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  • Writer's pictureRebekah Olson

Chapter 54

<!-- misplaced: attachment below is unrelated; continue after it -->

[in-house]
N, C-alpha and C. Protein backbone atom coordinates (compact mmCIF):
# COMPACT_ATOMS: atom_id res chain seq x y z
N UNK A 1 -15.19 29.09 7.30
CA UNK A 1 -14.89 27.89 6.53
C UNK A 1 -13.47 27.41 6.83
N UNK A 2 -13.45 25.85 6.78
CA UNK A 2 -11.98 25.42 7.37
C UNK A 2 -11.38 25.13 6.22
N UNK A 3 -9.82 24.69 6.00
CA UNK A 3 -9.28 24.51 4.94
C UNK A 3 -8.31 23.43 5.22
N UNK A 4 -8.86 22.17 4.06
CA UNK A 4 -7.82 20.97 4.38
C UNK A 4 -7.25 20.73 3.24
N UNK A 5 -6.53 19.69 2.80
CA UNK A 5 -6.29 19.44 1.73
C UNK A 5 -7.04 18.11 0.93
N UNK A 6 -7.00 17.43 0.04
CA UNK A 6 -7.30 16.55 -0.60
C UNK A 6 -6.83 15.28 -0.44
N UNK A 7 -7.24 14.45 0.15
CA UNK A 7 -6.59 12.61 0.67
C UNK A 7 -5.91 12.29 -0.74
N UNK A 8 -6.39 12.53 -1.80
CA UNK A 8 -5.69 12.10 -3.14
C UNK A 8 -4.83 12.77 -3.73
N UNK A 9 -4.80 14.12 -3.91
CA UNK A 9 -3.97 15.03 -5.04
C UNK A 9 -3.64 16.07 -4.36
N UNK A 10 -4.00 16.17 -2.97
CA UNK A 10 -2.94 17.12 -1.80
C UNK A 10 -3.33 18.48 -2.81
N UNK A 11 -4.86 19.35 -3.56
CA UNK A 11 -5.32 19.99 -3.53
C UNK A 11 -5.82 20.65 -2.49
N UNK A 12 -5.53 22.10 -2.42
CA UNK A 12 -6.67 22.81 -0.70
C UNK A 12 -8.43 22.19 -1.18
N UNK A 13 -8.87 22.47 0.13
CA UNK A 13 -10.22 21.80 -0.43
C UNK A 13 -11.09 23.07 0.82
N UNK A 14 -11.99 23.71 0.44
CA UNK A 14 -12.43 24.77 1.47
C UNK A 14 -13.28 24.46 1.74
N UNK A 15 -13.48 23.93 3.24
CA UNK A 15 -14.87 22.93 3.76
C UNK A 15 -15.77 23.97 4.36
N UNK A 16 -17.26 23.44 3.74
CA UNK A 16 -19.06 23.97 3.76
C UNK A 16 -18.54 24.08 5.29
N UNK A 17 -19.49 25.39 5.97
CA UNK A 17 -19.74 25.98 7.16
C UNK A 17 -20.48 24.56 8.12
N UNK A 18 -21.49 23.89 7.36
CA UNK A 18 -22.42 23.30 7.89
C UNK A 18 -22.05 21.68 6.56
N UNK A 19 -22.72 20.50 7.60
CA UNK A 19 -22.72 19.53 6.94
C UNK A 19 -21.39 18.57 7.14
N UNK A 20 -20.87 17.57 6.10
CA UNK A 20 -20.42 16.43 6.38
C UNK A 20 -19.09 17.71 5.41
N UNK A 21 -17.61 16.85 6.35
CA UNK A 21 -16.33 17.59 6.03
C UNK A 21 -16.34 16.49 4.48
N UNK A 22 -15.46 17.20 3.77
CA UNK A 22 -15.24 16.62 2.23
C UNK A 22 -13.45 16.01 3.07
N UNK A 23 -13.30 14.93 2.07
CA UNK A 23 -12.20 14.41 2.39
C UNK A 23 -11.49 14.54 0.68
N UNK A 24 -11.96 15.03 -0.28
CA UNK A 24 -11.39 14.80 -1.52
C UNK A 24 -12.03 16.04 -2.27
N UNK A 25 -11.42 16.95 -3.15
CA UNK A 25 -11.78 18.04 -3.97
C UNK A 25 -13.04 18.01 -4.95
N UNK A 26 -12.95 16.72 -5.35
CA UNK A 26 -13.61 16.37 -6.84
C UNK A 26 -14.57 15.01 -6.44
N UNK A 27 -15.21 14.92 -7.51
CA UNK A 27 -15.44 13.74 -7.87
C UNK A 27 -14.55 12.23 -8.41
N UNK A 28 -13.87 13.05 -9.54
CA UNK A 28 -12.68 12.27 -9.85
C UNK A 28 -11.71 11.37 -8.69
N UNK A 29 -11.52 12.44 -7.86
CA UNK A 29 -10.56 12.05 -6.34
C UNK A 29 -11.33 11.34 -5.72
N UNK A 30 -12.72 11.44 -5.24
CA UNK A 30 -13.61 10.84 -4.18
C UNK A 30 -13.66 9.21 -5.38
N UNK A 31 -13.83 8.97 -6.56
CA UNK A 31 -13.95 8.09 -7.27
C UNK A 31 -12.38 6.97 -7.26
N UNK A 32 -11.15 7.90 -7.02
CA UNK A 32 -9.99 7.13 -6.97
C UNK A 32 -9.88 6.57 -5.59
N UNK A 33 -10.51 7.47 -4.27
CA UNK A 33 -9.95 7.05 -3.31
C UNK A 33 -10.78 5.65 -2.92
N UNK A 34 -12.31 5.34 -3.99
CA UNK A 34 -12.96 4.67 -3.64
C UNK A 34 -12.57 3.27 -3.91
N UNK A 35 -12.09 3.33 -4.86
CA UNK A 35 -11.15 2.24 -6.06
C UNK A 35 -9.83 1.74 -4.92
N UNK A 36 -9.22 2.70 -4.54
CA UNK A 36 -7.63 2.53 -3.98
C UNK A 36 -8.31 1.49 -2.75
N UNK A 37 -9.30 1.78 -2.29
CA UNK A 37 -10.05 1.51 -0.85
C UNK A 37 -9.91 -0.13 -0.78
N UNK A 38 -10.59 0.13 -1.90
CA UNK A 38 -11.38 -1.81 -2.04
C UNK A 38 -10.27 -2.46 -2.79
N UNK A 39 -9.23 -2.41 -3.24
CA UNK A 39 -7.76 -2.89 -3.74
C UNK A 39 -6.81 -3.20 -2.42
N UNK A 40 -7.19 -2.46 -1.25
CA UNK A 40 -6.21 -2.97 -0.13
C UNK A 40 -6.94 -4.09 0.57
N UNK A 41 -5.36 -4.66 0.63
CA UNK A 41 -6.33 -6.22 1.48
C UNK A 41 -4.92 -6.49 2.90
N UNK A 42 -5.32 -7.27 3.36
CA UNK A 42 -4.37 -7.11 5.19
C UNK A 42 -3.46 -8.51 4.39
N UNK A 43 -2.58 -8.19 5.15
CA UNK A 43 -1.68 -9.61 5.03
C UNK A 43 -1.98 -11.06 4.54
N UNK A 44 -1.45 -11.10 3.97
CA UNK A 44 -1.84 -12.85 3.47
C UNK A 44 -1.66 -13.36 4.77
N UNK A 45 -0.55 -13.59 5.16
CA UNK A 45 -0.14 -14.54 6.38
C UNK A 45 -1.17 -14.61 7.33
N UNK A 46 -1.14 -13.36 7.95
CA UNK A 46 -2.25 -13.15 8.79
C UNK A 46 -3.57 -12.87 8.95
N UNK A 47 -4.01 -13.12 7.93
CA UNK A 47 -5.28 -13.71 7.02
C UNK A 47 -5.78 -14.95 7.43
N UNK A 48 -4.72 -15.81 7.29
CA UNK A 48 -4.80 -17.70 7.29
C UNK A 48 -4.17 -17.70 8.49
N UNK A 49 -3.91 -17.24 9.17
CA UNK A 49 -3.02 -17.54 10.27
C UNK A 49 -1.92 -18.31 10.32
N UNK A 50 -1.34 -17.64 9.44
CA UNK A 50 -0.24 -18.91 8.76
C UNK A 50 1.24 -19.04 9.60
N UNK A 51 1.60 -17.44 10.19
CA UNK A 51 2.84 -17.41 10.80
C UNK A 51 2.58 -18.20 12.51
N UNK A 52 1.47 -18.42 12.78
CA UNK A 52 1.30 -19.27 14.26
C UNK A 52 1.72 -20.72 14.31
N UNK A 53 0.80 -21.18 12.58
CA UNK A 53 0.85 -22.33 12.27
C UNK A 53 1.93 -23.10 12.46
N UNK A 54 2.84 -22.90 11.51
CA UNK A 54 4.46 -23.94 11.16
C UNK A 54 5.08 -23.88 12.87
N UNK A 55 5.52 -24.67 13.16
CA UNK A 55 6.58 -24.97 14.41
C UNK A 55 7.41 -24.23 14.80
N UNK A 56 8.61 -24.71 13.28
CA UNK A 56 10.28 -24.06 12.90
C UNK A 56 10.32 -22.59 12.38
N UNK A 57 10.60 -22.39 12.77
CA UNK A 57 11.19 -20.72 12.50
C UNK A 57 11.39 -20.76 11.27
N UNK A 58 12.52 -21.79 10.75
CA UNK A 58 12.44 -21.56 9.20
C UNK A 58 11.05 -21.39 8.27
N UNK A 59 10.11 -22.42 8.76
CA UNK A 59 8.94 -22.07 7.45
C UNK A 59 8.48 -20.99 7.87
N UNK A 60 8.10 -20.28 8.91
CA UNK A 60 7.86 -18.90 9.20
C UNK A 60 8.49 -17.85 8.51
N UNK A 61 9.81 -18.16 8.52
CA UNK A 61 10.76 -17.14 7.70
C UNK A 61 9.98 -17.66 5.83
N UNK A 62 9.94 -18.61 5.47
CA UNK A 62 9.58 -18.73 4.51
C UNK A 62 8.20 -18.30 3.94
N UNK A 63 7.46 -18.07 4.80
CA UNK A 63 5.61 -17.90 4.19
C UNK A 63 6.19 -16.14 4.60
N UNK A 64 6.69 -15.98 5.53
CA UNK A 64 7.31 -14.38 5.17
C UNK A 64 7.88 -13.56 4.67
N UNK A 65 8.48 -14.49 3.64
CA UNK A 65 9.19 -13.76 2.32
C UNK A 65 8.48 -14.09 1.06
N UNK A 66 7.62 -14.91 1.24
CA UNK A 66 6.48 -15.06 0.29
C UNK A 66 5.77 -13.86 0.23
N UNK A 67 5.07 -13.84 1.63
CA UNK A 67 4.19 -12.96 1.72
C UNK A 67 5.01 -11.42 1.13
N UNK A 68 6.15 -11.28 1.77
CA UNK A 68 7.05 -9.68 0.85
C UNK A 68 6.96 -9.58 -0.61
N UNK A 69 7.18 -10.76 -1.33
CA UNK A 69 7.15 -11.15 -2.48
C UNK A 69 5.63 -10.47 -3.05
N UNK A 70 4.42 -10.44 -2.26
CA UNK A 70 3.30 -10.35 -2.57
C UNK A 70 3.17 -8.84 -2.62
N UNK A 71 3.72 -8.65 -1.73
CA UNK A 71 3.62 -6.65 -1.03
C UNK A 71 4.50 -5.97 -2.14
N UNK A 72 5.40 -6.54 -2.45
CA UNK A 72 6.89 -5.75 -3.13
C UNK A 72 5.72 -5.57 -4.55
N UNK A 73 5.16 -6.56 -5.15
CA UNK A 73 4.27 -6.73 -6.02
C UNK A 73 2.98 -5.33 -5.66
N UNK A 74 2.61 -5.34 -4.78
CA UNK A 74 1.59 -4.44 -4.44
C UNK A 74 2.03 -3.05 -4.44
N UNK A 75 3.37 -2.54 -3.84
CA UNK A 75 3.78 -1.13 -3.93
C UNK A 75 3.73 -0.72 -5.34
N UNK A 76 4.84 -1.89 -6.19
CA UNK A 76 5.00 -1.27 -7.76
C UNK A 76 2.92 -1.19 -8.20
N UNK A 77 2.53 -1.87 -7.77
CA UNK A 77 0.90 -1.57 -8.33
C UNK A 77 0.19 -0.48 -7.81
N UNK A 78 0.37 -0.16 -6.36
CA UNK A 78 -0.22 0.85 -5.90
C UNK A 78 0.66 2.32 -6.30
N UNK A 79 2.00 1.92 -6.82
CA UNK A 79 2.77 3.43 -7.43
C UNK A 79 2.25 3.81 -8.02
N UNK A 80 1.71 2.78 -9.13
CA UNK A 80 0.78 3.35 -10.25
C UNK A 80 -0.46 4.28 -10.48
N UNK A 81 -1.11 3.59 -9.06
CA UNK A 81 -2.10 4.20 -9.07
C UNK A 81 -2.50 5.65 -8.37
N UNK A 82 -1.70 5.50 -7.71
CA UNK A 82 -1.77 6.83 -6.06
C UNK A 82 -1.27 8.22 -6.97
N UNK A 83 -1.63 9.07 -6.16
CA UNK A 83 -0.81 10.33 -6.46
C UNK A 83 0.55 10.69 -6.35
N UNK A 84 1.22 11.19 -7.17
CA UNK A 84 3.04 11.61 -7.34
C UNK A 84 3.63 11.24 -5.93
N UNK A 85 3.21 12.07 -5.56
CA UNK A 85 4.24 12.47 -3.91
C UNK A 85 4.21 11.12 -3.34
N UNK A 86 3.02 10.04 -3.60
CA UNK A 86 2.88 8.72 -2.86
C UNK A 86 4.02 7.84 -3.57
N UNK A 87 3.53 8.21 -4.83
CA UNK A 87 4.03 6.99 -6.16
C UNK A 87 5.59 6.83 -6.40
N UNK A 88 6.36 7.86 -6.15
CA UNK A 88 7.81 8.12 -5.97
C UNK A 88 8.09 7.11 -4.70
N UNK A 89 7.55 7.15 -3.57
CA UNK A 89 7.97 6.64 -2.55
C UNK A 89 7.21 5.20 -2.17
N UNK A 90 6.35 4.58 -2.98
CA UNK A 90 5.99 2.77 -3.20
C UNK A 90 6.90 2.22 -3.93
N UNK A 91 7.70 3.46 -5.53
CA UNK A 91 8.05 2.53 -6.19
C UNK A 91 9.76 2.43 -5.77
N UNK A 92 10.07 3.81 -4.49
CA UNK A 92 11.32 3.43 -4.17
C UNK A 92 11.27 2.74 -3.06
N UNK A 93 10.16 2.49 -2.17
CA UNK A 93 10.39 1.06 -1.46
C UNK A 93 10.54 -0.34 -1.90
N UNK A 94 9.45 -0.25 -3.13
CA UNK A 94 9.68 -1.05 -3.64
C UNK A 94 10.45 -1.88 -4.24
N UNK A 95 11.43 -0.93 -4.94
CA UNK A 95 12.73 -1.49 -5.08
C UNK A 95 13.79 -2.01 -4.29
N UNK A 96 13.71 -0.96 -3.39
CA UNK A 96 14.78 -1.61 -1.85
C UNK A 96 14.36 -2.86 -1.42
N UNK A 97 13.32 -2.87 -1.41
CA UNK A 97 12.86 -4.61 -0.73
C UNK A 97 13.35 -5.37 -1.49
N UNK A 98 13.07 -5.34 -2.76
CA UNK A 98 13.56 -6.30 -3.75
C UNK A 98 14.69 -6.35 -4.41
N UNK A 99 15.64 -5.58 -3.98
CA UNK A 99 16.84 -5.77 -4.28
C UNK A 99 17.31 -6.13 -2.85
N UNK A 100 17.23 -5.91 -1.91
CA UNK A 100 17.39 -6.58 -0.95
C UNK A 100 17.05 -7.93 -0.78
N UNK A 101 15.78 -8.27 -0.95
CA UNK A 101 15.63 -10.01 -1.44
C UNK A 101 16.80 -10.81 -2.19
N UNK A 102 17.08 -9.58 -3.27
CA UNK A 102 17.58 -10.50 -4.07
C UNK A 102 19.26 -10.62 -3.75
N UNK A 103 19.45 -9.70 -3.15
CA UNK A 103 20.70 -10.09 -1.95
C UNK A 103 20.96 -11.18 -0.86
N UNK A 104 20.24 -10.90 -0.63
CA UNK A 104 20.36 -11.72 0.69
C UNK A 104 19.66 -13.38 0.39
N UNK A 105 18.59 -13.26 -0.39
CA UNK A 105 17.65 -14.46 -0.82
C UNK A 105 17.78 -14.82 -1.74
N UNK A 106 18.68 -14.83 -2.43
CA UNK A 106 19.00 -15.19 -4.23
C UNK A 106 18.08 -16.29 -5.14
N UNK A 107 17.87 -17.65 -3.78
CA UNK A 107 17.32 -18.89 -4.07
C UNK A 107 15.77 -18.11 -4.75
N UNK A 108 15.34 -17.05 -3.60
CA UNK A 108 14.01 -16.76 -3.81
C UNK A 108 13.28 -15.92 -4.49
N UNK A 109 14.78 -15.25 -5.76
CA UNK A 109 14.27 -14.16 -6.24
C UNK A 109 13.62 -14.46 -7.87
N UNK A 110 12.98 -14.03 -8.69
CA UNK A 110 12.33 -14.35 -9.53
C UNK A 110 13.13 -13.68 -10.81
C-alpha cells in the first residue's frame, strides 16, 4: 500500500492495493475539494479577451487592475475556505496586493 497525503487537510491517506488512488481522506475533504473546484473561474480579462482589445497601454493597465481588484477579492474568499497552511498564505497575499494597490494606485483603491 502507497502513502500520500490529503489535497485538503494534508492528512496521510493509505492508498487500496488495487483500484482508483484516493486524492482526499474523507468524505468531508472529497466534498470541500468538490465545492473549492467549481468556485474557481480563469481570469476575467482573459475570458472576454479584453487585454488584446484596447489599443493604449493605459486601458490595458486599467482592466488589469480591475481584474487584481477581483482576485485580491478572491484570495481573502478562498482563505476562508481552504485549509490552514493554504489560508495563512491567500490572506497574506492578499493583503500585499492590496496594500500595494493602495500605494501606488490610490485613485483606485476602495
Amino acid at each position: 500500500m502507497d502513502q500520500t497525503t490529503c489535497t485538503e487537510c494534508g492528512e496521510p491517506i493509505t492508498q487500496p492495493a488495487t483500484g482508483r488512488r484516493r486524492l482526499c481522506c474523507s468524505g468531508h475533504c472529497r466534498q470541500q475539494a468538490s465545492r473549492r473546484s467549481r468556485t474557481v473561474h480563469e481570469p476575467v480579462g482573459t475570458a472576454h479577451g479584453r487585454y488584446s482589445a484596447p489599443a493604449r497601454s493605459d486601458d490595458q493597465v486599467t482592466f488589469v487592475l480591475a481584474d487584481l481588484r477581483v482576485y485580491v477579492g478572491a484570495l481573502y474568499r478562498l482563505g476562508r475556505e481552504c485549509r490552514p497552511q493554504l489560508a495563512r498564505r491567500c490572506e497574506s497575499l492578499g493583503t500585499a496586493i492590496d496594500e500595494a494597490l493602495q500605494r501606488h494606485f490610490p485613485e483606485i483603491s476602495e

Unwilling to split up, all of them went with the guide. Even Tajor. Though he continued protesting the entire way, even after all three guards told him to drop the matter. Khata directed them, jabbering most of the way. Tajor refused to translate. So the guide told them what he was picking up on. Her uncle wasn’t the only one there she wanted to see. The shamaness from her tribe was also there. An entire group of them had gathered to discuss things. Khata hadn’t known what they were talking about, but with the attack on her village she guessed. “Ask her if she knows if Sakila is there,” Jerryck said. The guide spoke a bit with the girl. Then he said, “She doesn’t know who Sakila is.” The girl definitely knew the area. Over the next several days they went through cold valleys. They struggled through a couple of passes that still had remnants of snow trying to clog them. She knew where to find water and which of the early spring shoots were edible, even though they were so young Jerryck couldn’t identify them properly. They saw the smoke from the fires before they came anywhere near the winter encampment. A scout stopped them. He eyed them. Then, using Brendish, demanded, “Who are you and why are you here?” Khata talked to him. Then the scout eyed Jerryck and said, “You asked about a shamaness?” “Sakila,” Jerryck said. “She’s from a lot farther north than here.” “What tribe is she from?” “Urgh,” Jerryck grunted, passing a hand over his eyes. “I forget the name she used. I know it means the Jagged Finger Peak.” “Chempagquin,” the guide said. The scout called out in his language. Another one popped out from hiding and ran for the village. They waited. Khata sat down at Jerryck’s feet. Senka mimicked her. After several minutes, the second man returned. He exchanged a few words with the scout who barred the way. Then the scout stepped aside, saying to them, “Follow him.” The man led them down into another small valley. The winter encampment was huddled up against a steep rock face with the buildings growing smaller the farther it stretched down the gentle slope of the valley. Every building was much sturdier than a tent, but still had the cobbled together look of a temporary shelter. Other than that the place was very much like any outlying village in Brend. People bustled about. Children played, tending warming fires, chasing domesticated animals, or reluctantly doing chores. Groups of women huddled around laundry racks or cooking pots. Old men sat in doorways watching everything. They weren’t allowed any farther than the outermost buildings from the rock face. Khata sat by Jerryck again. Her sister mimicked her again. Jerryck rested his feet and sat next to them. They both giggled like little maniacs over that. Sakila approached them from the center of the village, still wearing winter furs against the chill of the dawning spring. She spoke to Khata, who giggled through her entire response. Whatever she said it made Sakila chuckle. “They keep a hut for strangers to sleep in,” Sakila said to all of them. “You have permission to use it. Follow me.” She took them to a small structure on the far side of the village along the outer rim of the buildings. She stopped just inside and beckoned them to enter. Then a man came running up. He skidded to a halt a few feet away. Senka ran to him with squeals of delight. He caught her up and held her close, saying something to Sakila. “He asks your permission for time with the daughters of his chosen sister,” Sakila said to Jerryck. “Why is he asking?” Jerryck wrinkled his forehead with confusion. “It’s one of the reasons we brought them here.” She said something to Khata, who followed her little sister with the same squeal. Sakila led Jerryck inside saying, “The child owes you life debt. That is why he asked.” “She doesn’t owe me anything,” Jerryck said. “Khata said you saved her life.” “So?” “So she owes you life debt.” “No,” Jerryck insisted. “She was hurt. I helped. Any decent person would. She doesn’t owe me.” “I will think on this, how to explain it better to you later,” Sakila said. “For now I must ask, what are you doing here?” “That’s a long story.” Jerryck sank down onto one of several sleeping pallets in the one-room building. The others had already tossed down what little they carried. “We could ask you the same. What are you doing here? Khata said something about a gathering.” Sakila also sat. “When the attacks started on the winter encampments we shamans agreed to gather. The closest ones came over land. Those of us farther away chose a few to speak for many. We used magic to travel here.” “The last gathering of shamans I know of was when they fought with the Gathering of Seats a couple hundred years ago,” Jerryck told Tajor and the guards. “I know some people don’t believe it now, but they made the volcano of the southern tip of the mountains erupt. It nearly destroyed the city of Kemetulla. The Gathering barely survived. And it was several years before anyone knew for certain that they wouldn’t disband entirely.” “Most of the shamans who did that were killed,” Sakila said. “The apprentices took up their tasks before being fully trained. Much knowledge was lost to us. We have never again had all the shamans gather all at once. That is why those of us farthest away have only sent a speaker. This is how we have done it ever since then.” “We haven’t heard of any other gatherings,” the guide said. “We have taken no action that affects anyone outside the mountains,” Sakila told him. She drew her knees up and hugged them to her chest. “This time, I fear they will.” “They?” Tajor raised his eyebrows. “You’re not including yourself?” “The few of us from the north keep reminding our southern brothers that Brend is not attacking.” Sakila stared at the dirt floor of the hut. “We want no part in striking out against our neighbors. We want to ask King Terrence for help. But these tribes here in the south, the ones in the greatest danger, they do not want to listen. They keep demanding proof that your king means us no harm.” They spent the next few hours telling her everything. They told her about their efforts to defend their villages and placing the wards. They gave details about capturing one of the raiders. They described their attempt to turn Andreno aside from the military campaign. Tajor filled in the parts Jerryck couldn’t remember: their capture, their transport up to the foreigners’ camp, their escape. He mentioned that he thought the foreigners’ leader might be looking for an excuse to abandon the campaign. Last, they told her about the volashes feeding on the dead. “That is bad news.” Sakila said. She hadn’t moved during the entire recounting. Now she let her knees drop back down to the floor and hung her head. “Bad news?” The guide screwed up his face in fear. “What do we need to pay?” Sakila shook her head. “I will accept no payment from you. Not after Terrence treated us so well when we brought him such bad news last spring. I will have to think on how to pass this information on to the others.” “Do you need help paying them?” Jerryck asked. “As a shamaness, I can give the information to my fellow shamans. The problem is, they will reject it. Even the good news you brought.” “What good news?” “Other than your king trying to stop Andreno,” Sakila said. “The attackers’ leader wants to leave.” “Why would they overlook that?” “The tribes in this area are very angry,” Sakila said. “They want to make the attackers pay.” “Getting retribution will likely lead to their own deaths,” Tajor said. “You all need to get out of this area. This village is next over from the one they just slaughtered. It could be the next target.” “Couldn’t Khata pass it along through the family tie?” the guide asked. Sakila drew her knees up again. “It will not do any good. Her mother’s chosen brother is very low in this tribe. No one will listen to him.” “Chosen?” Jerryck frowned in confusion. “How did Khata’s mother choose a brother? Either you’re born that way or you’re not.” “We Chemwanee choose a sibling of the opposite sex who is a member of a different tribe,” Sakila said. “Why can’t you give this information to your chosen brother?” the guide asked. “Couldn’t he pass it along?” Sakila hesitated. She looked at Jerryck, then looked down the floor again. “That will not work.” “Because he’s not here?” Tajor asked. “He is here,” she said. “This is complicated. The first brother I had chosen died several years ago. I have chosen another since. But we have not gone through the ceremony. I have not even spoken to him about it.” “Why not?” Jerryck asked. “Because you are not a Chemwanee.” She looked at him again. “I did not understand. So I did not think you would. I thought I would try it your way.” “What do I have to do with it?” Jerryck asked. “When did you choose Jerryck for your brother?” Tajor asked Sakila. “What?” Jerryck sat up straight. “Me?” “Was it last spring?” Tajor asked. “I chose when I last visited the palace a few months ago,” Sakila said. “When he still treated me like family even with no blood ties or bond. I still do not understand how that works.” “And you decided it anyway?” Tajor cocked his head, face screwed up with confused curiosity. “How? Why?” “It seems to work for him,” Sakila said with a shrug. “What if you talk to him and he doesn’t agree?” Tajor asked. He turned to Jerryck. “Would you agree to something like that?” “Sure I would,” Jerryck said. Sakila grinned. Tajor looked more confused. “You just threw out an answer without even thinking it over. You can’t possibly have considered what all it would require, what kind of consequences it could have. How do you make such important decisions so quickly like that?” “What’s to decide?” Jerryck said. “I like family. If she wants to think of it this way, that means more family. More is better.” “No, Tajor is right,” Sakila said. “You should know more about this. For others of my people to recognize it officially it requires a magic ceremony. If your Gathering found out you took part in a shaman ceremony they would kill you.” “They don’t have to know,” Jerryck said. “You really think you could keep something like this from them?” Tajor asked. “And have you considered what this would mean for your job at home?” “Terrence would support it,” Jerryck said. “He likes the Chemwanee a lot more than the Gathering.” Someone called from outside. “Visitors! Come out. We will speak now.” “The shaman of this tribe,” Sakila explained as she rose to her feet. Jerryck got up too. “He speaks Brendish.” “Most shamans do,” Sakila said. “So do most hunt chiefs, though they do not let it be known much.” She led them all outside. Both the hunt chief and the shaman stood there, with many other shamans ringed behind them. The hunt chief wore an intricate collar of beads. The shaman carried a staff. He stood straight and tall without leaning on it, despite his age lined face. His hair might once have been blond. Now it was so gray and wispy, it was difficult to tell. And he had nothing but contempt in his eyes when he pointed a bony finger at Jerryck. “Why do you come to us?” Tajor stepped between them. “King Terrence sent us to Andreno to try and tell him not to attack you. He attacked us instead. We escaped to here.” “Why should we believe you?” The shaman sneered. “You have a filthy magician with you.” “He is a good man.” Sakila threw her shoulders back. “I told you, my tribe now has strong ties with him and his king. For good reason.” “I do not believe you.” The shaman turned his head and spat on the ground. “Filthy magician. Sakila, I would never have thought you, of all people, would stoop to this. You have no ties, no blood between his people and yours. You keep claiming you have turned around completely from the person I used to know, as if you think he would be fine with any of our magic or ceremonies. I tell you, he would never be part of a single one of them.” “Yes I would!” Jerryck shouted. Every shaman stared at him, boring holes with their eyes. Some curious. Most blatantly hostile. He swallowed. What had he gotten himself into? He added a caveat, “If I knew how.” “You do not need to know how,” the old shaman said. “You say that now to try and take back your words. You would not do one.” “Yes I would,” Jerryck repeated. “Prove it.” The old shaman tipped up his nose and stuck out his chin. “Sakila, you have no brother. You claim ties. Make it real. Or do you not believe him?” “I believe he would,” she said loud and clear, glaring at him and the shamans behind him. “I do not believe any of you would treat him right. Even if we did go through the ceremony, you still would not listen to me or to his message.” “Go through the ceremony,” the hunt chief said. His words were more fluid and less accented than even Sakila’s. “You can present his message to us in the morning.”